Jul 14, 2013

The True Cost of OTC Derivatives Funding - FVA, OIS and Profitability

Watch the Video: The True Cost of OTC Derivatives Funding - FVA, OIS, and Profitability

The question at the root of the OTC derivatives decision process, "Is this trade profitable?", may at its core seem like a simple proposition. But in the changing world of OTC derivatives, this culmination of calculations has become increasingly complex, especially from a funding perspective.

In this video blog, Numerix experts explore the connection between funding and profitability.

Through this discussion, we revisit fundamentals of OIS and FVA, delves into the relationship between FVA and profitability for both buy and sell-side participants, addresses the Standardized CSA and its role, and explores key pricing and funding factors to consider in understanding the true cost of funding and ultimately the profitability of a trade.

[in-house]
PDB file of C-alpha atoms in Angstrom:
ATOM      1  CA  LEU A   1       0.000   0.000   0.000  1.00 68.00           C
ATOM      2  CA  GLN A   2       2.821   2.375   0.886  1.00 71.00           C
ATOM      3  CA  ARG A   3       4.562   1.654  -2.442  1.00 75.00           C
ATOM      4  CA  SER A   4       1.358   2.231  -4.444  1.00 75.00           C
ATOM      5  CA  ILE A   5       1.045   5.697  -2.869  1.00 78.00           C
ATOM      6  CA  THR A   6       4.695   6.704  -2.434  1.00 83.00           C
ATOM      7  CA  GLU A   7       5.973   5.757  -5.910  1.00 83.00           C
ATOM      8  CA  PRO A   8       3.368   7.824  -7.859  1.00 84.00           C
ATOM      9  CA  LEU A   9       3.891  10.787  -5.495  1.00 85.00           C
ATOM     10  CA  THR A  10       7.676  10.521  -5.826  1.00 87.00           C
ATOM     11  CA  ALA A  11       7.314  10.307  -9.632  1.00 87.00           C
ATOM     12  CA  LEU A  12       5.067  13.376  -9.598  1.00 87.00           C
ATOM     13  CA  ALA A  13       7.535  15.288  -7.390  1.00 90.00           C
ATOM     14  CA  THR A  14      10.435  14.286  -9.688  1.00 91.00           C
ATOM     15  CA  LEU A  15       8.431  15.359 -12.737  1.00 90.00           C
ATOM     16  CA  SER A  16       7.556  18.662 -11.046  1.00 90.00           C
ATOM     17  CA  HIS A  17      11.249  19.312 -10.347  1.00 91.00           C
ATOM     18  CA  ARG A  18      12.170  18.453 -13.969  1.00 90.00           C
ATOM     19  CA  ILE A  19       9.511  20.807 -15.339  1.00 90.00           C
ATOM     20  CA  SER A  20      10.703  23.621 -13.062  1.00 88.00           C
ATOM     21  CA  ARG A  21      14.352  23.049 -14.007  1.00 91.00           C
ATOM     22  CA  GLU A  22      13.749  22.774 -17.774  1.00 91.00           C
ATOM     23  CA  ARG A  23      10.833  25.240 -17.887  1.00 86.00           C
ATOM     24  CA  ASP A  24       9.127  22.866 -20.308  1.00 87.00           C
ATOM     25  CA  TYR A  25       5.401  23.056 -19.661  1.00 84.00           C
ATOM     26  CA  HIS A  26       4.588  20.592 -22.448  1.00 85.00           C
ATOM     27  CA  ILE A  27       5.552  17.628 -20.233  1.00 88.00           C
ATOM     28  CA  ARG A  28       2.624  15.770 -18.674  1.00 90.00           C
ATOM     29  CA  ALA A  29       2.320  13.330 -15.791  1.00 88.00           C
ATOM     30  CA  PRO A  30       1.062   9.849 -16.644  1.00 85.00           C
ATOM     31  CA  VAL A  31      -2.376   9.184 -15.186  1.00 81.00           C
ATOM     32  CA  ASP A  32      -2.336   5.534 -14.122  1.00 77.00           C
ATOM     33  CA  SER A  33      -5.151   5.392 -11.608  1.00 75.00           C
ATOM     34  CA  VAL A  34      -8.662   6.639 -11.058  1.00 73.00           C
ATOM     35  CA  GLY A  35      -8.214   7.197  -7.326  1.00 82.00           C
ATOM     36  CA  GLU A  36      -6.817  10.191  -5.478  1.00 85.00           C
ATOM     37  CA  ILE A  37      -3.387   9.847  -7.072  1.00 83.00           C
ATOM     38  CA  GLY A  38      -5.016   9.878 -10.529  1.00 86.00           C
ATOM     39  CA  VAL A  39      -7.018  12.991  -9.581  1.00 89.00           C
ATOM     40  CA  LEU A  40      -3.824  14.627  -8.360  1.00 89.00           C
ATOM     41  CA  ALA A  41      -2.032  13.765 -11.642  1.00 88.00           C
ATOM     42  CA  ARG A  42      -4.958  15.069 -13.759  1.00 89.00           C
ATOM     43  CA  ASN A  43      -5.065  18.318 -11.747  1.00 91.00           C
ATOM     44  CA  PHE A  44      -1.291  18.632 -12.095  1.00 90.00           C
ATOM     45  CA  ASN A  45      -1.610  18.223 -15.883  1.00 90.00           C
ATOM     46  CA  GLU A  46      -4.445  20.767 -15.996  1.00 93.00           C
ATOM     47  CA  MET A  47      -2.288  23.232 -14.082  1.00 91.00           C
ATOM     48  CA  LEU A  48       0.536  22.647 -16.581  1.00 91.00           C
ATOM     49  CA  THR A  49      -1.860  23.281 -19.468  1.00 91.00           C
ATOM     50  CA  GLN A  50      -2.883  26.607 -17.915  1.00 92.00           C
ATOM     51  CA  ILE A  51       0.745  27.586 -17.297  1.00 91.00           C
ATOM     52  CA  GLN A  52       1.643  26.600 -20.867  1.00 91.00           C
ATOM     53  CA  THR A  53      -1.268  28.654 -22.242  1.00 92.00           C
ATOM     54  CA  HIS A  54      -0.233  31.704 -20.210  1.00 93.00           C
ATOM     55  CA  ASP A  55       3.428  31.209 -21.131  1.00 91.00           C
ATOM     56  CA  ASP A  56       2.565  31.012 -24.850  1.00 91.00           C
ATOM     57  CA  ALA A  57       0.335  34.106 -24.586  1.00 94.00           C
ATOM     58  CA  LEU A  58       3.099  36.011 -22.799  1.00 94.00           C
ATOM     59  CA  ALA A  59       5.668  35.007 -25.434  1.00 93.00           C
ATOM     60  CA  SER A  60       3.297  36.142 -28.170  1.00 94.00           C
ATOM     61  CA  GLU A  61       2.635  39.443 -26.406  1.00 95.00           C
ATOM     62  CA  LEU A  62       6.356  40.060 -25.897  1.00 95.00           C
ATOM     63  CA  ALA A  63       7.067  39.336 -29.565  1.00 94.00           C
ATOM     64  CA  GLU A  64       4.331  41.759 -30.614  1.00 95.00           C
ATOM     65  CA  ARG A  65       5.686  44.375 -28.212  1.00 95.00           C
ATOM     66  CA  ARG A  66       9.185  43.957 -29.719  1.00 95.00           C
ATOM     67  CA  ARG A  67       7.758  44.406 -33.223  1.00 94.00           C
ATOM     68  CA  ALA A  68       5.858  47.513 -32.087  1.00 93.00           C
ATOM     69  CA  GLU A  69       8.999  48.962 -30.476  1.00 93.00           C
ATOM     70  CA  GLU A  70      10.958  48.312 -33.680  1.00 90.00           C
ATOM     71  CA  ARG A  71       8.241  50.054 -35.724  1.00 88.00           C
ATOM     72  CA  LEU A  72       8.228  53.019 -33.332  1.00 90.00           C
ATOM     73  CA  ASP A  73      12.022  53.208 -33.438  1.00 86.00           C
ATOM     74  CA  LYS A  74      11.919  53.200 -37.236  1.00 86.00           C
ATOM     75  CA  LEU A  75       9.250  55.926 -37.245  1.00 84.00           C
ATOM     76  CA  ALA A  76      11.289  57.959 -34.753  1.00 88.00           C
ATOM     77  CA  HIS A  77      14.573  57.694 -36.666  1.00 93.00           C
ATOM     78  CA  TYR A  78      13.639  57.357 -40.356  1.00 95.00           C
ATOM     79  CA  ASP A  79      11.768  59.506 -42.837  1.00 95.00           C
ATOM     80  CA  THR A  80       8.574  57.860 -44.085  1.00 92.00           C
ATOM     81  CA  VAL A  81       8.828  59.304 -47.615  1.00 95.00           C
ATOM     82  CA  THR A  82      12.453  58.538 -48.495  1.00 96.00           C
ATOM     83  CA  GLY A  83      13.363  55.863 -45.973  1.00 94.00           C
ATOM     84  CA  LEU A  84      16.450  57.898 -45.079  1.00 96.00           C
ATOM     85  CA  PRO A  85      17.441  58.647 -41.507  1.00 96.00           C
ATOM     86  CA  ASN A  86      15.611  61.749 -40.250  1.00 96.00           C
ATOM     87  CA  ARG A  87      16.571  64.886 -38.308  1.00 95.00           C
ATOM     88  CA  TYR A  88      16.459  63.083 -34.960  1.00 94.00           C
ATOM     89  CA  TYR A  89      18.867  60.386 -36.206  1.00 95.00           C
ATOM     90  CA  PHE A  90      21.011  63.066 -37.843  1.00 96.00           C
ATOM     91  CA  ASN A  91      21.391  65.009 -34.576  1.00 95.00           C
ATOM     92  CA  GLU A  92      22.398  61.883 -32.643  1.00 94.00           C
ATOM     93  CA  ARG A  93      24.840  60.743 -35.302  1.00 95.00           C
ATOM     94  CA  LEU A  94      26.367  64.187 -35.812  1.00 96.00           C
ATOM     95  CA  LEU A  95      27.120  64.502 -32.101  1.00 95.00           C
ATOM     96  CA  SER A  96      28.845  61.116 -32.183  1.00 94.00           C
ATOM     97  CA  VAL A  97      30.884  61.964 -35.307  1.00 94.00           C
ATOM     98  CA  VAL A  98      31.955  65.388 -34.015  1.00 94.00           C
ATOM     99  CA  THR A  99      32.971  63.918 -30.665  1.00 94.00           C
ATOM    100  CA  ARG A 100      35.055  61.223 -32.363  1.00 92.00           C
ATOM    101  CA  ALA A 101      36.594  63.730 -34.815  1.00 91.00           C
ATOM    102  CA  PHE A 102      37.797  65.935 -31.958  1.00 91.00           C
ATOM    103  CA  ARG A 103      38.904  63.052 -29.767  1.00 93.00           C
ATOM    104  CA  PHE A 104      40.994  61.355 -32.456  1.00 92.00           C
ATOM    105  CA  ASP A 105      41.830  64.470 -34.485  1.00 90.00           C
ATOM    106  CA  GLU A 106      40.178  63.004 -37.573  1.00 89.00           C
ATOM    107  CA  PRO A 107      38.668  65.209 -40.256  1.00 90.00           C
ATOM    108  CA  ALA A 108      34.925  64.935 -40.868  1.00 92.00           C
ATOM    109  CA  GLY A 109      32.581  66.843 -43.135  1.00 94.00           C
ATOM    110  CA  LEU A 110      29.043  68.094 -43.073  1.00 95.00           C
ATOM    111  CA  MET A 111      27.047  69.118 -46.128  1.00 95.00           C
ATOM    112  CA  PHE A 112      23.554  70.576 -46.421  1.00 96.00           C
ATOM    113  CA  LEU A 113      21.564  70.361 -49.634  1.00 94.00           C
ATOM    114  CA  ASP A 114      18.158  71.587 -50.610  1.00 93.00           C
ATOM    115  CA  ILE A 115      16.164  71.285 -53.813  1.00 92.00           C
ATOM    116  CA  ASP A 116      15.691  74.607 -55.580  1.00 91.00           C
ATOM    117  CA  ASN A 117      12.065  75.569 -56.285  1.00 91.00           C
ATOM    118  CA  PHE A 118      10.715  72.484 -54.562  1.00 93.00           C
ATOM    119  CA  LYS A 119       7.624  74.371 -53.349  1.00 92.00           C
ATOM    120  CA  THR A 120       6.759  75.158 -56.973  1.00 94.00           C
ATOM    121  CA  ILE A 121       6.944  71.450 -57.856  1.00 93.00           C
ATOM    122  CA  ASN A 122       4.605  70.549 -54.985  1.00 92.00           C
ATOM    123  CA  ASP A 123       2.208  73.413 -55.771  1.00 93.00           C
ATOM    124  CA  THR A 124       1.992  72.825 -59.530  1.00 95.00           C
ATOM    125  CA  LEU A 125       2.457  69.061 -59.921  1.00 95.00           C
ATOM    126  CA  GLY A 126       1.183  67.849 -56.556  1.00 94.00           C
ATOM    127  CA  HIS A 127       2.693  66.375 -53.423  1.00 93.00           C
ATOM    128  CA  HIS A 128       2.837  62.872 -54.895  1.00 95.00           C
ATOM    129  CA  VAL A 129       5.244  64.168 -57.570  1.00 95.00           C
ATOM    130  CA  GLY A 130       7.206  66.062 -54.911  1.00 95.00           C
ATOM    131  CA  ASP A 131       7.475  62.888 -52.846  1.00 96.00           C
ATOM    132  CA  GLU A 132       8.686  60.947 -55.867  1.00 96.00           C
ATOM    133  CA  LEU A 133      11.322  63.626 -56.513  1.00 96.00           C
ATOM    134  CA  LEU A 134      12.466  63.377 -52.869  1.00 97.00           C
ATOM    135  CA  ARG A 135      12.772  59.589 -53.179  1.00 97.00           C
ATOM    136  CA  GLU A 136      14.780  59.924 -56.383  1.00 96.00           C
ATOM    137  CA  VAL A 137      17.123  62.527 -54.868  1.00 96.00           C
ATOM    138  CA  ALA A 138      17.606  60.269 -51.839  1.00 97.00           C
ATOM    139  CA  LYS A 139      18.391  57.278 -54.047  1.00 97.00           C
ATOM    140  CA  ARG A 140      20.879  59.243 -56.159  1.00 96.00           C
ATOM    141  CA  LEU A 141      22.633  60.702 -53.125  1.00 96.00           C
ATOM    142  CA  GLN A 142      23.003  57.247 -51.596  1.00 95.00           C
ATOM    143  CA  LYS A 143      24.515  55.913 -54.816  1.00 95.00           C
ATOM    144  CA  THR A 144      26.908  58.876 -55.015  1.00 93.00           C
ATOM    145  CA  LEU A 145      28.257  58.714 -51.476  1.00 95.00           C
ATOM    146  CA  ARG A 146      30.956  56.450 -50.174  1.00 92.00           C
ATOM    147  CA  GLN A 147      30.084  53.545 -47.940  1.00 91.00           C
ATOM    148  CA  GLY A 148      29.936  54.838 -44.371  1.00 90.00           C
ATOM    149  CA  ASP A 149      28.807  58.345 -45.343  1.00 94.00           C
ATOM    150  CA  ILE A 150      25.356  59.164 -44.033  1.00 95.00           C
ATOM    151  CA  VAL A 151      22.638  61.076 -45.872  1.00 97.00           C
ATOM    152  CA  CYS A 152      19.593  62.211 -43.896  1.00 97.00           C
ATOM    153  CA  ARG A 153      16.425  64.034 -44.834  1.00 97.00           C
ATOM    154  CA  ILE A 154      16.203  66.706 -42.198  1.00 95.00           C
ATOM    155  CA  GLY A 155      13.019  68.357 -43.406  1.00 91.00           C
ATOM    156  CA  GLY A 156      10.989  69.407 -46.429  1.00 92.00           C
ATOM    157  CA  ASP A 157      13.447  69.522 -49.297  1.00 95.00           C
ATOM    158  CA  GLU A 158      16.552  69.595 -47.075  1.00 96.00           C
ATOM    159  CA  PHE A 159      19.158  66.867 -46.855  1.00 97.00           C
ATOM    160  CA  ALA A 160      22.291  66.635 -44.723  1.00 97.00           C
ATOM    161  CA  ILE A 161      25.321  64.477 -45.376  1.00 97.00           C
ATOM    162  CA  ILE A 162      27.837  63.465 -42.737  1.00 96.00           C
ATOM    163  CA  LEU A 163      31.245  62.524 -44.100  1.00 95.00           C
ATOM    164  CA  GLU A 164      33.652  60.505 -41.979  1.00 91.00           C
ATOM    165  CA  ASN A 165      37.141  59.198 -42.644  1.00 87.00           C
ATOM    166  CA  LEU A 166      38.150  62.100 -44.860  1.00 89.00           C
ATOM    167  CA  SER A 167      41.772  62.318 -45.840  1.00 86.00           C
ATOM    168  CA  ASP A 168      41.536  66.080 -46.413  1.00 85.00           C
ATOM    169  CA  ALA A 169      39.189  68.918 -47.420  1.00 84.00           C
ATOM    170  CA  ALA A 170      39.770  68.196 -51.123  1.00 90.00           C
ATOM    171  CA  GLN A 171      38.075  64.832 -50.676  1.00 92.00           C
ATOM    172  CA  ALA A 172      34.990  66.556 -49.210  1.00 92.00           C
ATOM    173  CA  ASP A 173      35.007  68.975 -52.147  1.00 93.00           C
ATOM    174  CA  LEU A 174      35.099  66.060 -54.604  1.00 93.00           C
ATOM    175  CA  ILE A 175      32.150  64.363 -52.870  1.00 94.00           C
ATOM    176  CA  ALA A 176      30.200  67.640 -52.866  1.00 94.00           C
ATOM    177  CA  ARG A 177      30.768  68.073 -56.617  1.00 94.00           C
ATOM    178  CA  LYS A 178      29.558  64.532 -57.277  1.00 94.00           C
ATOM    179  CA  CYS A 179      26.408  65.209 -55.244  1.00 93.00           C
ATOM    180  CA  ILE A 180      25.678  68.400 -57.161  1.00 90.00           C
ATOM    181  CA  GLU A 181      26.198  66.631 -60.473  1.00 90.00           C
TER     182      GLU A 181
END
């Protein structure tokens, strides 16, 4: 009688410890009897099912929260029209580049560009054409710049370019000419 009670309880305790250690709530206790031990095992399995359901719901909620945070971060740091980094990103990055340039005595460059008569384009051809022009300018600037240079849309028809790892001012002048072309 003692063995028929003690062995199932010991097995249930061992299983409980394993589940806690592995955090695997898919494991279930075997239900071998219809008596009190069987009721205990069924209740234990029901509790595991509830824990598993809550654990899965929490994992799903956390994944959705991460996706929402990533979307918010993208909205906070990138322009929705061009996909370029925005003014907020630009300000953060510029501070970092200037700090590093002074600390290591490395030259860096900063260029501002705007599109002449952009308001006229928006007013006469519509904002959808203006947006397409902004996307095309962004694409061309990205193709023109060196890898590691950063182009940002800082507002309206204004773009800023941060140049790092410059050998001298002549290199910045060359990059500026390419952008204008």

Weigh in and continue the conversation on Twitter @nxanalytics, LinkedIn, or in the comments section.

Video Transcript: The True Cost of OTC Derivatives Funding - FVA, OIS and Profitability

Jim Jockle (Host): Well it’s clear the rules of the derivatives game are changing. One thing that hasn’t changed is the diversity of prices being given during pre-trade transactions. The biggest question is especially as the rules are changing, what is behind those prices? With me today, Tom Davis, PhD from Numerix, how are you Tom?

Tom Davis (Guest): Doing well thanks for having me Jim.